The combination of all of those things leads to the title of this section: pressure and privilege. I feel both most days. On bad days, I get a little too white girl wasted and let them my feelings on them break out of me.

What stops it from being everyday?

An incredible team, a supportive network or friends, colleagues and family, and a health dose of optimism.

The Team

This is me trying to cram celery into a backpack

Well there’s me.

If you’ve stuck through this article you’ll know a little about my civic tech journey. In the spare time I have, I’m usually found spending time with friends and family, near the beach, on a bike, hiking or learning to make sourdough. Like many I’ve met in the world of impact, we just can’t seem to stop at a day job either. So on the side, I’m trying to create an interesting new breed of children’s books. Chat to me anytime about any of the above.

Image source: Code for Romania Facebook

Then we have the incredible Krzysztof Madejski, who is part of the ePaństwo Foundation and who’s been carrying the network for the best part of the last two years. Along with Code for Romania’s Bogdan Ivanel, they worked tirelessly on finding funds, facilitating collaborations and exchanges, pulling off a global summit, and much, much more → One Year After Taipei (Report).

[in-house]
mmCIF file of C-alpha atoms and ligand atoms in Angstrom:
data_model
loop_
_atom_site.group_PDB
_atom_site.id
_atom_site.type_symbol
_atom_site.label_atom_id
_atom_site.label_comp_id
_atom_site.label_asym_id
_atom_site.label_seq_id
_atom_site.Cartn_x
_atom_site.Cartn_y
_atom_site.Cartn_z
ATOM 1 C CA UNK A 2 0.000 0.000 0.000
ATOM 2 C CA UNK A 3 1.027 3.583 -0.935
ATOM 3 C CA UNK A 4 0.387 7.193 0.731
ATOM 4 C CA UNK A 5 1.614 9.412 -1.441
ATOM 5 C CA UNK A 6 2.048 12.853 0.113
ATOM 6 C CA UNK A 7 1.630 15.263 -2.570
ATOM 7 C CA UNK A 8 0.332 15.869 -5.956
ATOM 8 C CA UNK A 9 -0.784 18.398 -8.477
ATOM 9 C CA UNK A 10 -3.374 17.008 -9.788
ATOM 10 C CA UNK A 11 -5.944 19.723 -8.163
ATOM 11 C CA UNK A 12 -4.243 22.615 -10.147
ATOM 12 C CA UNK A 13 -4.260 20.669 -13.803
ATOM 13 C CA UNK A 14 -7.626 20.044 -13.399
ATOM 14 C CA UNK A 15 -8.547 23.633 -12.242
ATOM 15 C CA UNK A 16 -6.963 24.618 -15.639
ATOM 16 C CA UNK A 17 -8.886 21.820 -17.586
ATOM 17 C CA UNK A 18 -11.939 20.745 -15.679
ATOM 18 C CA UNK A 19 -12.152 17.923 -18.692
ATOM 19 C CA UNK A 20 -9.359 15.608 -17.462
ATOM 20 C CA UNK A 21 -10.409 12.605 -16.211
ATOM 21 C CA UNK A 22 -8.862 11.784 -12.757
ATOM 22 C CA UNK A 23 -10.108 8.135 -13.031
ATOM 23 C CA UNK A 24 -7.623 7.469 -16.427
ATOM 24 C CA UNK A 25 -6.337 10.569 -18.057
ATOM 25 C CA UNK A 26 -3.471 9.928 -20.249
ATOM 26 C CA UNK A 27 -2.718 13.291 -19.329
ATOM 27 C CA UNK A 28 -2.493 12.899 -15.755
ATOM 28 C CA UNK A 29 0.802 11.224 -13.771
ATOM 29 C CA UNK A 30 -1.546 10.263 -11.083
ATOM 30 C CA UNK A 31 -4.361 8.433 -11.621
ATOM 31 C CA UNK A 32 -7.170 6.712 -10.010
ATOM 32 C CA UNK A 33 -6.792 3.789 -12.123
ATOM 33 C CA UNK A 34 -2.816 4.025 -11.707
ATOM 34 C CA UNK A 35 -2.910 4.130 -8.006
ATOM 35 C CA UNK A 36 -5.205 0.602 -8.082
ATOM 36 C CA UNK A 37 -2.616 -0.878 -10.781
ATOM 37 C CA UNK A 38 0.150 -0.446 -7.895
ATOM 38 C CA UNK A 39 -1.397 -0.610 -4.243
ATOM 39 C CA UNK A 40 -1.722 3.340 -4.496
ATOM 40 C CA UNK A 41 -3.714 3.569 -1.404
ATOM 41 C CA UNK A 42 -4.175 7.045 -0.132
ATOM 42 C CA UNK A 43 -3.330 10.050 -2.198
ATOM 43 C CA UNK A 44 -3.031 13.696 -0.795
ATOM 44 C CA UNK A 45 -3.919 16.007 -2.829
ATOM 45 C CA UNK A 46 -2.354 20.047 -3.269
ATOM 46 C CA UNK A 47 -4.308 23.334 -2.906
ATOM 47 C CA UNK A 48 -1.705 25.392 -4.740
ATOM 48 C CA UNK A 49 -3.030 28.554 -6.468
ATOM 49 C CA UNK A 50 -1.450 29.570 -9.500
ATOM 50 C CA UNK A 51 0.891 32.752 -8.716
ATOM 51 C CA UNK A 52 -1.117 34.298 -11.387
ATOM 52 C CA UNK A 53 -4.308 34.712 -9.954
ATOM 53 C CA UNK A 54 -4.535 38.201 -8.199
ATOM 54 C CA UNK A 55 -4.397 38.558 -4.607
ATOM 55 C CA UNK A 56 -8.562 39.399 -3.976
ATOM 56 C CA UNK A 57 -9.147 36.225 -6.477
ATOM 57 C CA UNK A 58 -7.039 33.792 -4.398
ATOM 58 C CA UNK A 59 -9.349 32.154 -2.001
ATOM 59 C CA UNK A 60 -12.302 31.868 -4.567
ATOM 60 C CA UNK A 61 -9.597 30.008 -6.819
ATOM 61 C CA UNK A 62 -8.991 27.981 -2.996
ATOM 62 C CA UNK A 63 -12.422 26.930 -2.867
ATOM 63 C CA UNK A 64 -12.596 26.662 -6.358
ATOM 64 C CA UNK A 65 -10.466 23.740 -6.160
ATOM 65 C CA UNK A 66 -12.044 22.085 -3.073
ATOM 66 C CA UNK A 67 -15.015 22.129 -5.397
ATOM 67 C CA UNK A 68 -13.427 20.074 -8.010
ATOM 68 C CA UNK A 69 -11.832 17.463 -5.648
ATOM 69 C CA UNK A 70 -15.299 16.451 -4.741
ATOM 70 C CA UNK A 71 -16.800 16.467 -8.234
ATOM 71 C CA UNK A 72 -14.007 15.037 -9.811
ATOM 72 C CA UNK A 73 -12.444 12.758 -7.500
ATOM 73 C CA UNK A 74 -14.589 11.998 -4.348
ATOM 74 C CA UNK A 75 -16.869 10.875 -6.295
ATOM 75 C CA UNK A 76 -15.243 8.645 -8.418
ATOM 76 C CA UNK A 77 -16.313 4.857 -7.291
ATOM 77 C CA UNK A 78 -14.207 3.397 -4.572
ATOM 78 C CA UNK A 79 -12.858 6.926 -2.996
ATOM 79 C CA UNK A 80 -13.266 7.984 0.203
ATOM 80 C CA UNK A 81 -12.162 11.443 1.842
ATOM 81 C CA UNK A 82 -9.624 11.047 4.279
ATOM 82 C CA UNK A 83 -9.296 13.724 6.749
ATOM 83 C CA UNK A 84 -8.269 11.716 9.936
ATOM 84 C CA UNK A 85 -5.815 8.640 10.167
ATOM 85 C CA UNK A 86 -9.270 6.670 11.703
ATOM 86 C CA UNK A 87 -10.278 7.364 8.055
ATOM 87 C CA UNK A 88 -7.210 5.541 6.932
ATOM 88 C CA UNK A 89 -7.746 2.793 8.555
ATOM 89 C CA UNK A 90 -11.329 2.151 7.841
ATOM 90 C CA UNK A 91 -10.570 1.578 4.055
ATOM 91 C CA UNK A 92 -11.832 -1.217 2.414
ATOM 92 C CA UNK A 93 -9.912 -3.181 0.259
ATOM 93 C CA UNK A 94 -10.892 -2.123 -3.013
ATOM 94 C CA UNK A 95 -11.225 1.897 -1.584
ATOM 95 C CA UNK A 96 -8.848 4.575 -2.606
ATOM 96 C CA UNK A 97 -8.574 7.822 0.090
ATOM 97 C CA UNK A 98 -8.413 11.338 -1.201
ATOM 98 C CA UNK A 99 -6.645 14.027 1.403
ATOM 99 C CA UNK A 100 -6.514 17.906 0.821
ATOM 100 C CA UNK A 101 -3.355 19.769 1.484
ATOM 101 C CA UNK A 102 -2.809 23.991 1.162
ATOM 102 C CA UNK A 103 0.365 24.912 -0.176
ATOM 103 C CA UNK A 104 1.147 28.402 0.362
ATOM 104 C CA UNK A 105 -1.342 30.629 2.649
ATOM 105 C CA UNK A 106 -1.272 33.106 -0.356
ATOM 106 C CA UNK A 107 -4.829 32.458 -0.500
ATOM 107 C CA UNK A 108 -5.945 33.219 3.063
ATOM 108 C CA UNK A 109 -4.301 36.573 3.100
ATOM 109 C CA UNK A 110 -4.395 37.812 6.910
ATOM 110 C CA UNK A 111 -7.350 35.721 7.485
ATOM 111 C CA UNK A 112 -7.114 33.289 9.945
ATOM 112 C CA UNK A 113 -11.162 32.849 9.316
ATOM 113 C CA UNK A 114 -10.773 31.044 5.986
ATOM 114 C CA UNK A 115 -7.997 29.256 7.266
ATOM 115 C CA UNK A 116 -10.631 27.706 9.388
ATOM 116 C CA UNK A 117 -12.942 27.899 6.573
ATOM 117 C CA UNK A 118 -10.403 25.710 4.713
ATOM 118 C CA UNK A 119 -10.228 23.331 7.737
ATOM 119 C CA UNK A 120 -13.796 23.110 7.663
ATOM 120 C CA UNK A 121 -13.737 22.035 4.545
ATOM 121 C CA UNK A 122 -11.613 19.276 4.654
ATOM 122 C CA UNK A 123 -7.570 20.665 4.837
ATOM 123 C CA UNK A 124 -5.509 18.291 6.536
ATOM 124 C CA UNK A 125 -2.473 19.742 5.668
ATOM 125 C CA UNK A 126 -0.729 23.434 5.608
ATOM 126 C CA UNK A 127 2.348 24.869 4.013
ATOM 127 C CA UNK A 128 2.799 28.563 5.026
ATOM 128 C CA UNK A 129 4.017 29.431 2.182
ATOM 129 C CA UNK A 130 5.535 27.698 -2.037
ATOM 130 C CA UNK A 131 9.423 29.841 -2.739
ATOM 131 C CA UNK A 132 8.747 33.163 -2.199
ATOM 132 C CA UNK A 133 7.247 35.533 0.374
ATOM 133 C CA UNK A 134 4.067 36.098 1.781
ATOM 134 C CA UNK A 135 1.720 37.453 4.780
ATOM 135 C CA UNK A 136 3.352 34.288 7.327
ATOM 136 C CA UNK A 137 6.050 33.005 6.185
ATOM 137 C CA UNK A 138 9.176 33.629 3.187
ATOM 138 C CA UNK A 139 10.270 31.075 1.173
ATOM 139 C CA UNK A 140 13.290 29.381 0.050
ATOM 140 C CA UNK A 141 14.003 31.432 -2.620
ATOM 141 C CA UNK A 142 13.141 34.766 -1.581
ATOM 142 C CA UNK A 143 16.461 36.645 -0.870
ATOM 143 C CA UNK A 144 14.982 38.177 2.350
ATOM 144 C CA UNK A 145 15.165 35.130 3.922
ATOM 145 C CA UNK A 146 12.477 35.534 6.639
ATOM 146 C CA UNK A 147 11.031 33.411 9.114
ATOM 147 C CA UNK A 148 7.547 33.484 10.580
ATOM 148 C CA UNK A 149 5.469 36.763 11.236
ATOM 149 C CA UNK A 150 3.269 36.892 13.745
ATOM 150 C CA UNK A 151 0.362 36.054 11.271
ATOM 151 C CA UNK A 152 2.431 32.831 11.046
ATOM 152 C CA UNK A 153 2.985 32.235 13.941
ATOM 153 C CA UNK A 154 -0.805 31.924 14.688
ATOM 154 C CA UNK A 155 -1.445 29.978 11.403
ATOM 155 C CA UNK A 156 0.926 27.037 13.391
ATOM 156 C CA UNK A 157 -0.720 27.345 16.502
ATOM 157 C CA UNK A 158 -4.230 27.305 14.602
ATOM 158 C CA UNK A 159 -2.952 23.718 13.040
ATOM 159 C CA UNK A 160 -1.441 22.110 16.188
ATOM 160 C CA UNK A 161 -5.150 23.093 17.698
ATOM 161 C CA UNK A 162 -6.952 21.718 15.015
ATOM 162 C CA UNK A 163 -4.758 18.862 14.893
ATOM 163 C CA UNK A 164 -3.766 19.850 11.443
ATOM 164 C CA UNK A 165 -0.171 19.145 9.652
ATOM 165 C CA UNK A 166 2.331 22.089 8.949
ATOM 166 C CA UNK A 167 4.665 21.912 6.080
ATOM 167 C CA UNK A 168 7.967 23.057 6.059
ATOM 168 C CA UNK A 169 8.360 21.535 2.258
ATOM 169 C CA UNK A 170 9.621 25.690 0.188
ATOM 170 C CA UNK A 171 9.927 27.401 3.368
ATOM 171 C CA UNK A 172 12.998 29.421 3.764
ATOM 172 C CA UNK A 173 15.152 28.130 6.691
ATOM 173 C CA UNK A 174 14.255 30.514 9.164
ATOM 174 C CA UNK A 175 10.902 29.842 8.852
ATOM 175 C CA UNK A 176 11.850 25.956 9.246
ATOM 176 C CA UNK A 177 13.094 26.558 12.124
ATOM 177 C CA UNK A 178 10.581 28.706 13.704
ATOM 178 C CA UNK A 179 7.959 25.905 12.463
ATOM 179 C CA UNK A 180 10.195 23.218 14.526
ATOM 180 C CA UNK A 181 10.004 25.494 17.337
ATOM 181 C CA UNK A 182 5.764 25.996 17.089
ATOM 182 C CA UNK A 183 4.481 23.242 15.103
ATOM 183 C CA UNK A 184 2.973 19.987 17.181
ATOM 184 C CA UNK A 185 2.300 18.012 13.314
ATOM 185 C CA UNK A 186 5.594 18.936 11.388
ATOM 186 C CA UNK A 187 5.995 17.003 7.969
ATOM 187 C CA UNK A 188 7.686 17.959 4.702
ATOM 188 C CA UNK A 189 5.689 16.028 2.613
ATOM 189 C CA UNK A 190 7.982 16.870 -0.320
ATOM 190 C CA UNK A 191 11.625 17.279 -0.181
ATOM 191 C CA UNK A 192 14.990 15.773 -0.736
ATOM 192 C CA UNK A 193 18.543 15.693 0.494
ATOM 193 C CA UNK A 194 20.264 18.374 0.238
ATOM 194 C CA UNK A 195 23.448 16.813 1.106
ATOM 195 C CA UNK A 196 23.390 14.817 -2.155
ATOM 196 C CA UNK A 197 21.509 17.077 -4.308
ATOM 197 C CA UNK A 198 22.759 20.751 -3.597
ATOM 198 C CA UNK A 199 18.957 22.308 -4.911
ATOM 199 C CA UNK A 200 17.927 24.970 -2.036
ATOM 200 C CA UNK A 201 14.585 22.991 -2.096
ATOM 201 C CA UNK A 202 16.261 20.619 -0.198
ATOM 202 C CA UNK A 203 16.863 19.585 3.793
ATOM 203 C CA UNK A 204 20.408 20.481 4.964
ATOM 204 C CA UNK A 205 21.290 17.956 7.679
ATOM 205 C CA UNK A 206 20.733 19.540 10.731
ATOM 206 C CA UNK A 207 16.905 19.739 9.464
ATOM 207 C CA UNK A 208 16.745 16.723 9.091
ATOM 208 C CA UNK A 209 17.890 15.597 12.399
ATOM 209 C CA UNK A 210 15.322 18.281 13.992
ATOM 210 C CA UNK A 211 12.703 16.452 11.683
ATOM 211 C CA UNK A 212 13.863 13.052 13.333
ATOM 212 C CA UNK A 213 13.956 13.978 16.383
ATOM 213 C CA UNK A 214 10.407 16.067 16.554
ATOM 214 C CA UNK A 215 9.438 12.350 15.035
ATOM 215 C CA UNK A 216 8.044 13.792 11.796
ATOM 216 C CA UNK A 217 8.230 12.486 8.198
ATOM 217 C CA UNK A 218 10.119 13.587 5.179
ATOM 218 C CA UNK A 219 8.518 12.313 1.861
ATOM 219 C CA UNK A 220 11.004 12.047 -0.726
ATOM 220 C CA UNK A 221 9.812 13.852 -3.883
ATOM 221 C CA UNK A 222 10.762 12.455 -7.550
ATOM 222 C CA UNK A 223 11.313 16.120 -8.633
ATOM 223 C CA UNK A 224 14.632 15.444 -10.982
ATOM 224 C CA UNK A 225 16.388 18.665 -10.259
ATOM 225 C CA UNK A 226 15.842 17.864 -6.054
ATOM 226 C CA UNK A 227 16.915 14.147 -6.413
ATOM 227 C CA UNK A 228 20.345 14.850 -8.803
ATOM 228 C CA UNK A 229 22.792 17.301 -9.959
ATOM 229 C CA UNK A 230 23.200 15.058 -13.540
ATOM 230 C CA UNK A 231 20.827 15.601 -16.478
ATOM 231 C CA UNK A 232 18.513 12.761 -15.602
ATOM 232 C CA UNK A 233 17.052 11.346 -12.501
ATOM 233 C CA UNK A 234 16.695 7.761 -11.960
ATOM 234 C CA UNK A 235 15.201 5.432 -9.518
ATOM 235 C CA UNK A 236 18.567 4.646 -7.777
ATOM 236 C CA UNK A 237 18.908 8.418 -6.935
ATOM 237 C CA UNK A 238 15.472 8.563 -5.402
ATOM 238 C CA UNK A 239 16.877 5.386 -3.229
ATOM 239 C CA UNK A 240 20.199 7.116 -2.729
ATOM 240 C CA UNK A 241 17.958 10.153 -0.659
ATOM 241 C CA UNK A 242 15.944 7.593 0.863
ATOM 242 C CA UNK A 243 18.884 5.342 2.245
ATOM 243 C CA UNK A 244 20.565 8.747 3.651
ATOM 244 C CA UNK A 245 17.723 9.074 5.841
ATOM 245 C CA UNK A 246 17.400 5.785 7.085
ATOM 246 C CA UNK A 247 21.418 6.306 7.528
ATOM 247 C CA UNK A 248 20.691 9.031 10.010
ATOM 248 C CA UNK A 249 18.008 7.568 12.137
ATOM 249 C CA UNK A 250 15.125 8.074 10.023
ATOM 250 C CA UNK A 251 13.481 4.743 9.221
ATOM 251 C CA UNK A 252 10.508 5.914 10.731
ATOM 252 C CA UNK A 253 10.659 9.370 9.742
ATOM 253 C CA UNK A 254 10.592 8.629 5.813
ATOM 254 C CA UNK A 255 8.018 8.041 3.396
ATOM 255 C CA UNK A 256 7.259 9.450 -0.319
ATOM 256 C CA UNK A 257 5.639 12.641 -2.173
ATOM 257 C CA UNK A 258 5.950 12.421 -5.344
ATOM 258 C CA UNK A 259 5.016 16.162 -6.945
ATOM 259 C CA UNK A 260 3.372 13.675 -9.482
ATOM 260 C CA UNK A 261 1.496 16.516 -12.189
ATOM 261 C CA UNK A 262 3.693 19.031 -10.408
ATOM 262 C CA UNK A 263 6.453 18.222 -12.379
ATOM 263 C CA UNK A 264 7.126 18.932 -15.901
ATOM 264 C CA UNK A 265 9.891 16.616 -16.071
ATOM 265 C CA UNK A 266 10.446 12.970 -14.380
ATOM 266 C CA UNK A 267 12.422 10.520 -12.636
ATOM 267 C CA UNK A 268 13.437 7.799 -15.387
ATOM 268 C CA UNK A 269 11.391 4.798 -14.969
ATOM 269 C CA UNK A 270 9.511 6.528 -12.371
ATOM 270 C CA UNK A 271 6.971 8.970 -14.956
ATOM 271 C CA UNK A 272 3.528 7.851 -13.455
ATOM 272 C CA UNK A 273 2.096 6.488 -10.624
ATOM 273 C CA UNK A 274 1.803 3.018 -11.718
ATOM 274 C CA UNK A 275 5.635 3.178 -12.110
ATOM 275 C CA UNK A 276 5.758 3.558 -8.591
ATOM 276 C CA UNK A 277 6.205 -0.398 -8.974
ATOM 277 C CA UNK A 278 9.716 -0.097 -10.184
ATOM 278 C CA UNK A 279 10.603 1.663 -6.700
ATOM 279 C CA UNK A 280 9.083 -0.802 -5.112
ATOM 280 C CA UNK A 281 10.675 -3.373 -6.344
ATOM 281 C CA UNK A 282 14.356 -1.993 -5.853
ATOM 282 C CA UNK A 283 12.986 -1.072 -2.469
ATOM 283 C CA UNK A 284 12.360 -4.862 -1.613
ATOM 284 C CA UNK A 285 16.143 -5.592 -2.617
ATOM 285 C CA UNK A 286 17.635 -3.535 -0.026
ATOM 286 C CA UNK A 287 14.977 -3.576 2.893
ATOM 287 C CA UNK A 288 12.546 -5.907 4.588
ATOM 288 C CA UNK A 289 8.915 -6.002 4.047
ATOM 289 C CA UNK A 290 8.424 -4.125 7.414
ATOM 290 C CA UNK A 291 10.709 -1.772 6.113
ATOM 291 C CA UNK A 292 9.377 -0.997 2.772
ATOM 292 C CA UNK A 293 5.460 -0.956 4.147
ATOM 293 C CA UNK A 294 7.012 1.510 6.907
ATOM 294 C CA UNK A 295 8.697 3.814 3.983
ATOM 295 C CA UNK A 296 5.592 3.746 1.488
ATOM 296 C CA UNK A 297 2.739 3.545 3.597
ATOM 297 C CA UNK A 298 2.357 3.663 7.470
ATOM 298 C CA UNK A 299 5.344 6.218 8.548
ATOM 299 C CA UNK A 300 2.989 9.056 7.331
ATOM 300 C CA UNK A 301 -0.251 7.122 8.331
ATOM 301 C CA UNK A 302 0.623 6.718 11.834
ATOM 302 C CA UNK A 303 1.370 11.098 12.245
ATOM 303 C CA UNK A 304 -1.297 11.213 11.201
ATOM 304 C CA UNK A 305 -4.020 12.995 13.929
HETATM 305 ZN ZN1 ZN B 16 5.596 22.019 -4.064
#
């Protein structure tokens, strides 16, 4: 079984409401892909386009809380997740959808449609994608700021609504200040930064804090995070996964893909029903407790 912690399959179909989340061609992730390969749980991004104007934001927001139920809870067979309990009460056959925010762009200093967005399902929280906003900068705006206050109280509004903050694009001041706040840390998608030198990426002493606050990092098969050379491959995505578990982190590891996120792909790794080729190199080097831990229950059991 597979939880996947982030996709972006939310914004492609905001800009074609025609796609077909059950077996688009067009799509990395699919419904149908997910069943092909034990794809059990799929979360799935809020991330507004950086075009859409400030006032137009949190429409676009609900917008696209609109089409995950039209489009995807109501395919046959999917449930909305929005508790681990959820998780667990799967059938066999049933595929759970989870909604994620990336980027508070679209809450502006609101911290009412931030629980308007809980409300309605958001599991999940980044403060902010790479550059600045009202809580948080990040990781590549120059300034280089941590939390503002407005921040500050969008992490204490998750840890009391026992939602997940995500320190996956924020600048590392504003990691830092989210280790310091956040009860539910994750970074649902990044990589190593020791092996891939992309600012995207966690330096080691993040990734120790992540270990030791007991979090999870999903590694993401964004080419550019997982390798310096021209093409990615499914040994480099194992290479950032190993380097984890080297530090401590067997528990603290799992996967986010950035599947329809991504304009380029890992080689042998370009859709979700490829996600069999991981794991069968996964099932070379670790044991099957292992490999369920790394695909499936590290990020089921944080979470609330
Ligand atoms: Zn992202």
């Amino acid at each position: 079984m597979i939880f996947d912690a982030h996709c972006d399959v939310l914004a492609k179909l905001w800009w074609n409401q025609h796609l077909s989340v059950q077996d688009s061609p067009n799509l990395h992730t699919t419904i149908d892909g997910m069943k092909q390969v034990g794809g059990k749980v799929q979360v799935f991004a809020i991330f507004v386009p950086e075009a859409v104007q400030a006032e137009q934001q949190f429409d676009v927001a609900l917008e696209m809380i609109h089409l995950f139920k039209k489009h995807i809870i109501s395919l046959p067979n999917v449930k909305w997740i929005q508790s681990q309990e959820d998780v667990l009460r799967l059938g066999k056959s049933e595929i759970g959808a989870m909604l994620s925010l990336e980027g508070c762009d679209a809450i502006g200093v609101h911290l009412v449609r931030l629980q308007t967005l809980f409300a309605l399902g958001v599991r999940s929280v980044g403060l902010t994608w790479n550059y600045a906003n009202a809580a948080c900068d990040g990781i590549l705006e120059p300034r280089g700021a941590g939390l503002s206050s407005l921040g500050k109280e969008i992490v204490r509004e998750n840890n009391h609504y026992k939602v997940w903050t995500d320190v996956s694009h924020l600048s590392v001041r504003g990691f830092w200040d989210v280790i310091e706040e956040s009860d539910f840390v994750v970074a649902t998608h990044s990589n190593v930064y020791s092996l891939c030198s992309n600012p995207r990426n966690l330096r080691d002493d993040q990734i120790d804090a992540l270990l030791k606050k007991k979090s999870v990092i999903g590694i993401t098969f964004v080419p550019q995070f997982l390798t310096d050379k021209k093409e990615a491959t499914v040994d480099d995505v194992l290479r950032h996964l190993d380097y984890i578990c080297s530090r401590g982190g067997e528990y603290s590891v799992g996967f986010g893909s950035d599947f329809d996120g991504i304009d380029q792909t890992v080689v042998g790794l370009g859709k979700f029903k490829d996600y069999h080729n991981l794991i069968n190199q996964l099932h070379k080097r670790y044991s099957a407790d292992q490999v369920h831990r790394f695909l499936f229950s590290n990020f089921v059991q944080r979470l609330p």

Krzysztof has an endless capacity for making new connections, for finding common ground between projects and organisations and for making sure we’re not just doing the right work, but doing work in the right way too. I’m infinitely grateful to be working beside such a person.

Image source: Code for Romania Facebook

And finally and most recently, Lailah, who’s part of Open Up (formerly Code for South Africa). Lailah will be joining Krzystof and myself on a regular basis in the new year, and as a self-confessed process fiend, we’re incredibly excited to have her expertise onboard. In the phone calls and brief chats we’ve had, I’ve been humbled by Lailah’s passion for helping others and creating “actionable knowledge” and can’t wait to dive into this together next year.

The Plan

Well, as the title says — and like any new organisation — we’re kind of building the engine as we fuel it.

One of the most valuable exercises we did in the few hours we had together in Bucharest was to do a team-wide retro, to get a pulse check on what were the main pain points and delightful things about being part of Code for All.